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Hosting Macron, Abbas urges Europe to recognize State of Palestine

US Rep. Ilhan Omar (D-MN) (L) talks with Speaker of the House Nancy Pelosi (D-CA) during a rally with fellow Democrats before voting on H.R. 1, or the People Act, on the East Steps of the US Capitol on March 08, 2019 in Washington, DC. (AFP photo)
French President Emmanuel Macron (L) shakes hands with Palestinian President Mahmoud Abbas at his headquarters in the in the West Bank City of Ramallah, on January 22, 2020. (By Reuters)

Hosting the French leader, Palestinian President Mahmoud Abbas has renewed a call for Europe to recognize the State of Palestine with Israeli-occupied East Jerusalem al-Quds as its capital.

Abbas met with President Emmanuel Macron of France on Wednesday in the West Bank city of Ramallah, where the pair discussed the latest developments in the peace process and regional affairs.

Abbas highlighted France's role in "saving the political process from the stalemate caused by Israel's intransigence."

He expressed hope that Paris would recognize a Palestinian state on the pre-1967 lines with East Jerusalem al-Quds as its capital.

 “We wish that the European states — that believe in the two-state solution — and France will recognize the State of Palestine along 1967 borders with East Jerusalem [al-Quds] as its capital,” said Abbas.

The recognition of Palestine would be “a true path to saving the French- and European-backed two-state solution and would give hope to our people that achieving peace and stability is possible,” he said.

Abbas also told Macron that he was serious about holding new presidential and parliamentary elections.

He urged France and European Union countries to put pressure on Israel to allow residents of East Jerusalem al-Quds to participate in the vote.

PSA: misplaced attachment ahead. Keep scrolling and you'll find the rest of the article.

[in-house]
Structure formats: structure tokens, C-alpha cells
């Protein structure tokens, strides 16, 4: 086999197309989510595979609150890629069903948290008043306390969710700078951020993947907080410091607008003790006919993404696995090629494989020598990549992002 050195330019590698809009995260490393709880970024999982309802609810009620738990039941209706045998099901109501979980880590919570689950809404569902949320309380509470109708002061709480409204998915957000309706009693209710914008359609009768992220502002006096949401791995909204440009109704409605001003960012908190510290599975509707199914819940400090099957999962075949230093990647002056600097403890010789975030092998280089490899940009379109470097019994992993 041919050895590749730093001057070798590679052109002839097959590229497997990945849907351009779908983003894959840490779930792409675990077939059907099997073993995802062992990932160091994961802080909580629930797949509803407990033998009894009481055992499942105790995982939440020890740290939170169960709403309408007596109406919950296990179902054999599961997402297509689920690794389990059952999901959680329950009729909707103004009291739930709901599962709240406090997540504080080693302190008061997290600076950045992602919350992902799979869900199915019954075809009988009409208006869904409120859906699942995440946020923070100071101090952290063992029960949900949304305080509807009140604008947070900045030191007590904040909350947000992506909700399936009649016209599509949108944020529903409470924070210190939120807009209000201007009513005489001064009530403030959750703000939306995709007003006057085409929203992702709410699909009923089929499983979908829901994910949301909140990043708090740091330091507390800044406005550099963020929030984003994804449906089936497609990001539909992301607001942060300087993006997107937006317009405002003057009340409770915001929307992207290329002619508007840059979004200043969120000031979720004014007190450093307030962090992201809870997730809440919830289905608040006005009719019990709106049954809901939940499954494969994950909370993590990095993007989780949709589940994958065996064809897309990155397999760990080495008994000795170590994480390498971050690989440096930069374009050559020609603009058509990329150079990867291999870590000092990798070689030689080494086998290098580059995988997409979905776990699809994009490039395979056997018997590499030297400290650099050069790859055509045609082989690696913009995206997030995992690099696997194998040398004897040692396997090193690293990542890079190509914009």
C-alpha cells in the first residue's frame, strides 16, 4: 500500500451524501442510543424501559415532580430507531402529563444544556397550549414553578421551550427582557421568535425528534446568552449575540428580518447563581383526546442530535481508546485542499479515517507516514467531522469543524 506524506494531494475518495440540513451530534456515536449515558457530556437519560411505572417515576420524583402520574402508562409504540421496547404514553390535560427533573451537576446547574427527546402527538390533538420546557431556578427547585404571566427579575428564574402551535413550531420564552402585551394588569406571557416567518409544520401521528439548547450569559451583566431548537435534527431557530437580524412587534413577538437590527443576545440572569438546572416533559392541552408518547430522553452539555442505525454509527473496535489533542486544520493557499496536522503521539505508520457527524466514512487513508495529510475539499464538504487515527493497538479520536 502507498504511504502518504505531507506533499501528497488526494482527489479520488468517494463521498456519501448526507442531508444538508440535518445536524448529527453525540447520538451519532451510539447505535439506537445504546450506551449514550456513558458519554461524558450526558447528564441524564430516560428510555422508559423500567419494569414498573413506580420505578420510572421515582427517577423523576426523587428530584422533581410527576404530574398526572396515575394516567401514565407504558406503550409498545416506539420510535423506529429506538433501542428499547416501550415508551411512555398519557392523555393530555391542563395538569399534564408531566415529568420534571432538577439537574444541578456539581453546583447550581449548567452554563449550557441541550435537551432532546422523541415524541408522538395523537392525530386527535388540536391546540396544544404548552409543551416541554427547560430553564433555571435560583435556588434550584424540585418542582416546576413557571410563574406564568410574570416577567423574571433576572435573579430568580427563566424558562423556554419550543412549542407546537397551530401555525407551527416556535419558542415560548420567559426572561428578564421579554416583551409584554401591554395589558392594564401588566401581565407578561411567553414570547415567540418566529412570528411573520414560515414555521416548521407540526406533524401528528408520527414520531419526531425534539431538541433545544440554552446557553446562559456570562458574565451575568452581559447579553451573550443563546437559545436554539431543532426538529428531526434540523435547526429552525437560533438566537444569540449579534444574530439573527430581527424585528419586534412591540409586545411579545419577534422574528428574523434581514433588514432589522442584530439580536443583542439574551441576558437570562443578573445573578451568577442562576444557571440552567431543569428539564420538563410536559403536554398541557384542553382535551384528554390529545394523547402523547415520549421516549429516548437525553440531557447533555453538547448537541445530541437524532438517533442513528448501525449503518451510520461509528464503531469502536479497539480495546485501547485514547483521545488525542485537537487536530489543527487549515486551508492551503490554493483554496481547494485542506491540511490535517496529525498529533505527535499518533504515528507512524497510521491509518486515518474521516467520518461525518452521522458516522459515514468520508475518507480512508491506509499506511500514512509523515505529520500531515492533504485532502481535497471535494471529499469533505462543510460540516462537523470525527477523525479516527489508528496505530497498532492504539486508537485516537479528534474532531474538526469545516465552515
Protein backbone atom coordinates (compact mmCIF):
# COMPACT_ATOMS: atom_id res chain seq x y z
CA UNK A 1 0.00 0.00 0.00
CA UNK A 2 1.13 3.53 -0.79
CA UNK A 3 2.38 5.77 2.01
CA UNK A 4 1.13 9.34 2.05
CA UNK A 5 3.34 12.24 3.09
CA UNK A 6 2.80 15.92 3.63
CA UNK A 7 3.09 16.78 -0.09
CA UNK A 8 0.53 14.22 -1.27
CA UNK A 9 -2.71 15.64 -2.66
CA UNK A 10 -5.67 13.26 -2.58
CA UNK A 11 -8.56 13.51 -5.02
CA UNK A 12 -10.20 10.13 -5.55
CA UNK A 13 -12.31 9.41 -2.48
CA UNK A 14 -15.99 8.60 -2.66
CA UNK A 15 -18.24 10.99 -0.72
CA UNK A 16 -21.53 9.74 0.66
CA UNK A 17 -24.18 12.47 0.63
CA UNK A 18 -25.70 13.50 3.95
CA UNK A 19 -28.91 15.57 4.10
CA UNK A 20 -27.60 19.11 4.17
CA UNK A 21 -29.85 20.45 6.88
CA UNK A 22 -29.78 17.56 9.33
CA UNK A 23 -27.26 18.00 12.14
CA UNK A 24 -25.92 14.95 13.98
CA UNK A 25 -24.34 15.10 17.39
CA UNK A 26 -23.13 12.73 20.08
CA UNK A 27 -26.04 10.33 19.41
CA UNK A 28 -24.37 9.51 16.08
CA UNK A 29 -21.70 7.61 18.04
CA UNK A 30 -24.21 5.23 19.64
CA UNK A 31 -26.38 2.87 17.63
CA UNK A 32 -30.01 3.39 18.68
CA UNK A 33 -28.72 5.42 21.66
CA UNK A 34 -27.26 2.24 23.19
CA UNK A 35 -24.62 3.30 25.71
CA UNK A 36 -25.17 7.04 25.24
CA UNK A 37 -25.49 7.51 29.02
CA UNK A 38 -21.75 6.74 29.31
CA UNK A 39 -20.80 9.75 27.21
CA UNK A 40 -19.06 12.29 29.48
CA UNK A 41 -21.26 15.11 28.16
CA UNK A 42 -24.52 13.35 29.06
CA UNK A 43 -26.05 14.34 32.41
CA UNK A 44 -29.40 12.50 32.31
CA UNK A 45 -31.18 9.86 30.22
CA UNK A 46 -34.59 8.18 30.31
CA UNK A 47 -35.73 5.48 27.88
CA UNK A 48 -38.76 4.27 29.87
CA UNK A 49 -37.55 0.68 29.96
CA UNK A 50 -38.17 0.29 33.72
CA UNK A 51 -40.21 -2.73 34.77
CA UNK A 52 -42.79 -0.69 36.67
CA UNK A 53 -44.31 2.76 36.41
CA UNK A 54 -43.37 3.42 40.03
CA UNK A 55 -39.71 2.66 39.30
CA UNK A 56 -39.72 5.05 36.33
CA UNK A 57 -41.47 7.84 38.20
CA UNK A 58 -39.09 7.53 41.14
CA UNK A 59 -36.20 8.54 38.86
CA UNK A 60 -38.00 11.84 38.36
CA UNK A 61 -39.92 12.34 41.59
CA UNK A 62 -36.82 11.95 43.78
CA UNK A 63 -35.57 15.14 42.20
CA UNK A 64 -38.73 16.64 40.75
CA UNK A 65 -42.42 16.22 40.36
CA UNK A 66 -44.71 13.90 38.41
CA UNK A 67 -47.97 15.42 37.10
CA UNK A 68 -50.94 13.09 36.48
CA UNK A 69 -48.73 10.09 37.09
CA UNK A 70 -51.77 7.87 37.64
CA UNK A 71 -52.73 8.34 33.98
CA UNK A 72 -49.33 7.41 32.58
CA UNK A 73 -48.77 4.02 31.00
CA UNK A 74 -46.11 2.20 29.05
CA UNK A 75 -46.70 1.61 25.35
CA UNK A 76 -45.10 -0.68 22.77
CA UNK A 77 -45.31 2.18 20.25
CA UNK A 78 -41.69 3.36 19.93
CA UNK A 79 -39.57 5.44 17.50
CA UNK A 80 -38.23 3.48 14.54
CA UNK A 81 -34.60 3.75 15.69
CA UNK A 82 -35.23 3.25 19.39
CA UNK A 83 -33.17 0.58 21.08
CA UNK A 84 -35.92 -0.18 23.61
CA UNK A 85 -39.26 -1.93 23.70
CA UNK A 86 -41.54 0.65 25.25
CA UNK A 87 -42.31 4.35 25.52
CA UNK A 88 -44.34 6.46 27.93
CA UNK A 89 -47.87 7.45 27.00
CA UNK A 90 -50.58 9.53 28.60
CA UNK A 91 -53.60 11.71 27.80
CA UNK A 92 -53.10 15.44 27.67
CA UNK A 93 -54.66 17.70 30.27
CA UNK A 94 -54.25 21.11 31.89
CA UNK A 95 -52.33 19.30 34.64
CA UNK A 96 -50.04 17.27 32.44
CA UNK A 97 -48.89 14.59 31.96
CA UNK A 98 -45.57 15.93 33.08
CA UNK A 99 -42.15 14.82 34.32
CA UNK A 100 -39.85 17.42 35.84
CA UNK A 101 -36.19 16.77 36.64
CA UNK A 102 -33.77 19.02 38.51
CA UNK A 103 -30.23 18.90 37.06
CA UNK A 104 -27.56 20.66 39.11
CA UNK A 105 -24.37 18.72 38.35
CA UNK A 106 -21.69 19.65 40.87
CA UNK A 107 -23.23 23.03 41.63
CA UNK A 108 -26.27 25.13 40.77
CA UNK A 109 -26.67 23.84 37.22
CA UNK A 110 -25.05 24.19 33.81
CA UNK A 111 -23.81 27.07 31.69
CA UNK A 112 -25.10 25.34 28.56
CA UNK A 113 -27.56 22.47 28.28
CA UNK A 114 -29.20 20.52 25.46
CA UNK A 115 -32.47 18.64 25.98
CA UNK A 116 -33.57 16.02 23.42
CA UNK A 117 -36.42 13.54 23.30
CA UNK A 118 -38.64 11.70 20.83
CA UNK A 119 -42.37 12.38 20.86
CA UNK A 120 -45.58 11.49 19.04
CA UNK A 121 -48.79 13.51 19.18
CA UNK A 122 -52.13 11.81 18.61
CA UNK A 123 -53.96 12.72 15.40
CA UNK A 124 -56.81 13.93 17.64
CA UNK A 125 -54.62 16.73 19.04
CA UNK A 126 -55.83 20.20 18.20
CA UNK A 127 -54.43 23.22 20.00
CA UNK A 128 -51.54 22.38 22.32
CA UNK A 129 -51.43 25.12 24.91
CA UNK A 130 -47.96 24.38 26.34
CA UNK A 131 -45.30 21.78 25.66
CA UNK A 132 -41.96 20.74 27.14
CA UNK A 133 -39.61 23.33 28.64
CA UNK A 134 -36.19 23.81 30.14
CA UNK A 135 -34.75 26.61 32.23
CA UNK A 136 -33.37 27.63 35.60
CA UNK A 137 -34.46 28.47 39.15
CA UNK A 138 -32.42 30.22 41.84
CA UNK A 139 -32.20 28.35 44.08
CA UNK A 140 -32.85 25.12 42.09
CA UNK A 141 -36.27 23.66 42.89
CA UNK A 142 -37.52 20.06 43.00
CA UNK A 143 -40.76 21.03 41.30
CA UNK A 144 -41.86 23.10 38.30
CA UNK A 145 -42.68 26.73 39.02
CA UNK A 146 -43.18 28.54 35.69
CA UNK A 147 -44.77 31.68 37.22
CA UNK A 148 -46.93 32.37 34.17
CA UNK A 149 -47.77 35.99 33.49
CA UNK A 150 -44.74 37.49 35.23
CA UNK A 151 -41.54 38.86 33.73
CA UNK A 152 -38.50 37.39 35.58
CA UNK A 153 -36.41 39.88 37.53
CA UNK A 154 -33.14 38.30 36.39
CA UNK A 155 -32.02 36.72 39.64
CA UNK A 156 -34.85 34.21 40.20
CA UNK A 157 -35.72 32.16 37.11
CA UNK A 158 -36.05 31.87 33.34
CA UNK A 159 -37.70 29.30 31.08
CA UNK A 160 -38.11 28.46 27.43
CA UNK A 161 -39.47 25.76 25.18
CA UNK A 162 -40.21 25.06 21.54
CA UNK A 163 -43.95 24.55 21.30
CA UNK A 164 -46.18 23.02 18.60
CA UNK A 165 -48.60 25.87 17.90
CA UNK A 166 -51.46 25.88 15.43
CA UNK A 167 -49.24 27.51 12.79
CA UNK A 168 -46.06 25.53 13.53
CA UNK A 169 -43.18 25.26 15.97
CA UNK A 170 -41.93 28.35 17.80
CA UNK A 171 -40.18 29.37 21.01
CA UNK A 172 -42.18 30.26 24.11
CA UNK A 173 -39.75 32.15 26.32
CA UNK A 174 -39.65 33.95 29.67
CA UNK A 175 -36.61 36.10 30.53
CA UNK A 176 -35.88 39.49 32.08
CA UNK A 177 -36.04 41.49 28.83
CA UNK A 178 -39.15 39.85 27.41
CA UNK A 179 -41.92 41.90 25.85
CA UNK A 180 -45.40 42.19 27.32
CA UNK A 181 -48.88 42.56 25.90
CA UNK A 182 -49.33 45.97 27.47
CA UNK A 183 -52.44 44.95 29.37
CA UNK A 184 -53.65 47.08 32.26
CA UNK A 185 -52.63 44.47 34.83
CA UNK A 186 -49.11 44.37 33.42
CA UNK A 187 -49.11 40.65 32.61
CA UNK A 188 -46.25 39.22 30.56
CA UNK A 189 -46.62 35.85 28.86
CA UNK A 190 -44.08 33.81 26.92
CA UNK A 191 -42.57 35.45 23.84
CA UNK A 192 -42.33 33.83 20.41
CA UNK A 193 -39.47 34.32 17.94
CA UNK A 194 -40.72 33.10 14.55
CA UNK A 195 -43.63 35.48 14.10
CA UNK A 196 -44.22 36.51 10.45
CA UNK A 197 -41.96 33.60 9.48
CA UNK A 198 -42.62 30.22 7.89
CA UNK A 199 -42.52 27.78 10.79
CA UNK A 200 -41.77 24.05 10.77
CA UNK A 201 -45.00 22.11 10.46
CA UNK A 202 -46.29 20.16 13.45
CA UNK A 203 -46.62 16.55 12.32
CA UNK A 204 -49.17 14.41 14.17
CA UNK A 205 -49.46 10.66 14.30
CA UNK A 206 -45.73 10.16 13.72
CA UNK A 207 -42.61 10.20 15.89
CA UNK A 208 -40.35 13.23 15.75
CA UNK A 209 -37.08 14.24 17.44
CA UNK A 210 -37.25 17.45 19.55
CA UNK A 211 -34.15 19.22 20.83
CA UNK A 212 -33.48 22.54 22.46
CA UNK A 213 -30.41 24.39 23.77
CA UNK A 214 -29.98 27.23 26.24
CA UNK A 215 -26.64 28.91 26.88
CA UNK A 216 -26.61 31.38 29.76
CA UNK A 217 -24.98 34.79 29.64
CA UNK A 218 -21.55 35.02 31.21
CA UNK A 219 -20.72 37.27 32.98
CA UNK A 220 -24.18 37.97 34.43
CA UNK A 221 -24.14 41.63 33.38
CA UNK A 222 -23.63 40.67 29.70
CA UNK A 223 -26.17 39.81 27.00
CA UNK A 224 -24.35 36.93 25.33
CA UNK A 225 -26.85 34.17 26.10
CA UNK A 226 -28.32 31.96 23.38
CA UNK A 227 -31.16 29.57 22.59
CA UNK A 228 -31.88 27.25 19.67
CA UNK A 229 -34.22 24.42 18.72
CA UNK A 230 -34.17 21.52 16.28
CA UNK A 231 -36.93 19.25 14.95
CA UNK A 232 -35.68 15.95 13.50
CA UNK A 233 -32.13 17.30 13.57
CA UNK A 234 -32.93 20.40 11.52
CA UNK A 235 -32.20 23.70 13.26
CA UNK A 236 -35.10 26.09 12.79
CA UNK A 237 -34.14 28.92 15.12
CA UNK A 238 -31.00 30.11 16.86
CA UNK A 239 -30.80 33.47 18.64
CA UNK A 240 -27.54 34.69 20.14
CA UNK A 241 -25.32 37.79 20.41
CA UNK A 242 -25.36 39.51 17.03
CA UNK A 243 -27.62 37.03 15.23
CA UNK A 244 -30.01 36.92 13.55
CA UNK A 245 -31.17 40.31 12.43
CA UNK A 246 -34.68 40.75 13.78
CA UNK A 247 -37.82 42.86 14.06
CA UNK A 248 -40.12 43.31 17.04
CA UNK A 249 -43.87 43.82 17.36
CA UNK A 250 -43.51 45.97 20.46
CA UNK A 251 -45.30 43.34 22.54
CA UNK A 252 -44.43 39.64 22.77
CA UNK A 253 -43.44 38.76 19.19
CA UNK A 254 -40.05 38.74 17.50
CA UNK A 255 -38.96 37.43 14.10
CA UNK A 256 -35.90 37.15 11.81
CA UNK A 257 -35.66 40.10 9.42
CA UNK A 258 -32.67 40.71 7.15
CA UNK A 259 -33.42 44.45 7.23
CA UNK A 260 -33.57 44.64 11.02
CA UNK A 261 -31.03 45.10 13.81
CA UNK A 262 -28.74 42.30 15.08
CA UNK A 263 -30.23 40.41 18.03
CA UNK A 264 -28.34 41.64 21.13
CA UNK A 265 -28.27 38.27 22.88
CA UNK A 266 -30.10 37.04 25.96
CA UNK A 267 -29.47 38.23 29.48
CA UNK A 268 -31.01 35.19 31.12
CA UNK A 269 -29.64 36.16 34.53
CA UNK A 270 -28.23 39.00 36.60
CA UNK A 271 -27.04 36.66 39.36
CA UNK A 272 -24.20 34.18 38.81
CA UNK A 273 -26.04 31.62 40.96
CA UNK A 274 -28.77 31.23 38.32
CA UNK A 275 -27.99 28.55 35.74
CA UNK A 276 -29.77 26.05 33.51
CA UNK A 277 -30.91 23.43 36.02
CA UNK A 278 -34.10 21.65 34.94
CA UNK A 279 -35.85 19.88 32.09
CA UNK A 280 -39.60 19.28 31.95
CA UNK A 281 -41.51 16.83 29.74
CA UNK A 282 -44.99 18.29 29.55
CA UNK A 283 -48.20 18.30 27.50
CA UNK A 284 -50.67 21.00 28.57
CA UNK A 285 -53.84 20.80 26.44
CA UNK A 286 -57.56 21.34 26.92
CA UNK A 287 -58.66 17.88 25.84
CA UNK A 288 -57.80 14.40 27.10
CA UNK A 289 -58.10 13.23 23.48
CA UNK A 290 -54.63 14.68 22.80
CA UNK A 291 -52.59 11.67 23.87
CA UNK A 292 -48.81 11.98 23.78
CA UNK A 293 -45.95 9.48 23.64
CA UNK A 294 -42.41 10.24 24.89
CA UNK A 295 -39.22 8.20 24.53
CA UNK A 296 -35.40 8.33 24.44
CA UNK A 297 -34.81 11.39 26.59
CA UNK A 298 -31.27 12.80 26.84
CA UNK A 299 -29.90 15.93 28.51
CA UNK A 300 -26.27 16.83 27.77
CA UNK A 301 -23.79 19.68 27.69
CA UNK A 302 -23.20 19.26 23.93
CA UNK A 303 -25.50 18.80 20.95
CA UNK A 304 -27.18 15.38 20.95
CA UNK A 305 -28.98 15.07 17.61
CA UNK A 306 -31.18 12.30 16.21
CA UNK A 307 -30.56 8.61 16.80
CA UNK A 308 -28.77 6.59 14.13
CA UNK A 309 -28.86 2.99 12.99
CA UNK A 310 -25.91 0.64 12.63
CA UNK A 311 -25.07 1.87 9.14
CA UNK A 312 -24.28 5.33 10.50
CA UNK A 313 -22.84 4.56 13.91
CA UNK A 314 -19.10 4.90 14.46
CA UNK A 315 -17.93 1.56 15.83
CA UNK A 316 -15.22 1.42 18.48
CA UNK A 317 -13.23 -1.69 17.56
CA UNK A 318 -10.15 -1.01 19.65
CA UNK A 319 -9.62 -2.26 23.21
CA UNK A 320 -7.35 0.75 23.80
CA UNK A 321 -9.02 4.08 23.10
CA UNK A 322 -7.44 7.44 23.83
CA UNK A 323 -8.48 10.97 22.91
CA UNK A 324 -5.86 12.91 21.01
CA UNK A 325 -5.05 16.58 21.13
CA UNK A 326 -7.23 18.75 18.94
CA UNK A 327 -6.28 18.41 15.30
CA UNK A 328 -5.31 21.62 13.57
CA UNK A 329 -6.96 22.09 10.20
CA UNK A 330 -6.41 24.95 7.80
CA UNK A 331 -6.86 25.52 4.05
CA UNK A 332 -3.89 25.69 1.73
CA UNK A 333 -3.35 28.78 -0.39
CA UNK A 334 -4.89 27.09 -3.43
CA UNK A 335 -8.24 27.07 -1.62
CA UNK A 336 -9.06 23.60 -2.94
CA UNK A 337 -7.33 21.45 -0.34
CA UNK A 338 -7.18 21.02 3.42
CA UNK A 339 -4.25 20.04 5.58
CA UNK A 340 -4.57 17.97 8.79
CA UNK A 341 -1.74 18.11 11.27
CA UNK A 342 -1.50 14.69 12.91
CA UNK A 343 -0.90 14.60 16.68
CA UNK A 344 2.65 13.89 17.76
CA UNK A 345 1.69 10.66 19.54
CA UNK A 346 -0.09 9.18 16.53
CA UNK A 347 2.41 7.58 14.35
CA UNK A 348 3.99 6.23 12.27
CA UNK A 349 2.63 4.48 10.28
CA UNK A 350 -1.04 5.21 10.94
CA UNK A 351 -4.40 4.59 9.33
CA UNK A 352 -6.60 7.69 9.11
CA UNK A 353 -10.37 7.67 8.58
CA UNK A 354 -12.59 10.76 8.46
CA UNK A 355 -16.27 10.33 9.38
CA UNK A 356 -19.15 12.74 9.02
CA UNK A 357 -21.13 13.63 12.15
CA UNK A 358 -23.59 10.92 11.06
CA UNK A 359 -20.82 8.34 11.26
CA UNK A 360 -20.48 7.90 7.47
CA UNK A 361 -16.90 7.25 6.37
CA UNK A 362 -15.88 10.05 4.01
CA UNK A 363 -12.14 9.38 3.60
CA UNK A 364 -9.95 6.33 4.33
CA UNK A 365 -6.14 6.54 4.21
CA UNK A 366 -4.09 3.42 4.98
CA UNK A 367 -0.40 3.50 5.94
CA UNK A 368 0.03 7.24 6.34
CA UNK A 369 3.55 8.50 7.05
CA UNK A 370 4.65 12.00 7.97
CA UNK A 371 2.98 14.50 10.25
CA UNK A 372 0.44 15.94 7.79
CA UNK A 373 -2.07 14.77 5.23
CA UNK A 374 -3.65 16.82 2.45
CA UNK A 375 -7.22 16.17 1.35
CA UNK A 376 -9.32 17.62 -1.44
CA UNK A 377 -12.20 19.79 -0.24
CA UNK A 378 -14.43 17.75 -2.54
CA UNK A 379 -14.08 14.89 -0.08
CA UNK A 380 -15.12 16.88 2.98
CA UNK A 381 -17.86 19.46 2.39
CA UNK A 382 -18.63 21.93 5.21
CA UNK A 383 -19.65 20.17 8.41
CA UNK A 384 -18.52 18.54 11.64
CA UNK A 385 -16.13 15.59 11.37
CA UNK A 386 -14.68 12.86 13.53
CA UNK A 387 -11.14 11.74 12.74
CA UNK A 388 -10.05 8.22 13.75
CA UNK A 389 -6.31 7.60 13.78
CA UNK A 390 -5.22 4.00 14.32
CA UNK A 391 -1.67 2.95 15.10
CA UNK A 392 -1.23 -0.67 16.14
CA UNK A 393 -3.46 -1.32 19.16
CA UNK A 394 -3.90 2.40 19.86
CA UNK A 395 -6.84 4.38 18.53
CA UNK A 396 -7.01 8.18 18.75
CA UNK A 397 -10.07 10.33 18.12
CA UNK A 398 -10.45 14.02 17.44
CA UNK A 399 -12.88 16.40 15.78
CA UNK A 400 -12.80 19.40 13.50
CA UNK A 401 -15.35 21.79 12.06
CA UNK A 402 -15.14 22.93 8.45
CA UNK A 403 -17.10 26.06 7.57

The French President, in turn, said that Paris would continue to support the Palestinian people in building their institutions and economy.

Jerusalem al-Quds remains at the heart of the decades-long Israeli–Palestinian conflict.

Palestinians want the occupied West Bank as part of their future independent state, and hope that East Jerusalem al-Quds – under Israel’s occupation since 1967 – will one day serve as the capital of their future sovereign state.

However, the Israeli officials insist on maintaining the occupation of Palestinian territories.

Israel occupied the West Bank and East Jerusalem al-Quds during the Six-Day War in 1967. It later annexed East Jerusalem al-Quds in a move not recognized by the international community.

On December 6 2018, US President Donald Trump announced his decision to recognize Jerusalem al-Quds as Israel’s capital and relocate the US embassy in the occupied territories from Tel Aviv to Jerusalem al-Quds.

On December 21, 2017, the United Nations General Assembly overwhelmingly voted in favor of a resolution that calls on the US to withdraw its controversial policy shift.

Angered by Trump’s move, the Palestinian president boycotted his administration, saying Washington was no longer qualified to serve as the sole mediator in the decades-long conflict with Israel, and that an international mechanism should be devised to replace the US in the so-called peace process.

Emboldened by the US president’s all-out support, the Tel Aviv regime has in recent months stepped up its settlement construction activities in the occupied lands in defiance of United Nations Security Council Resolution 2334.

Settlements built on occupied land are illegal under international law and have been seen as a stumbling block to the resolution of the Palestine issue.

The Palestinians have frequently called for the establishment of their sovereign state along the pre-1967 lines with East Jerusalem al-Quds as its capital.

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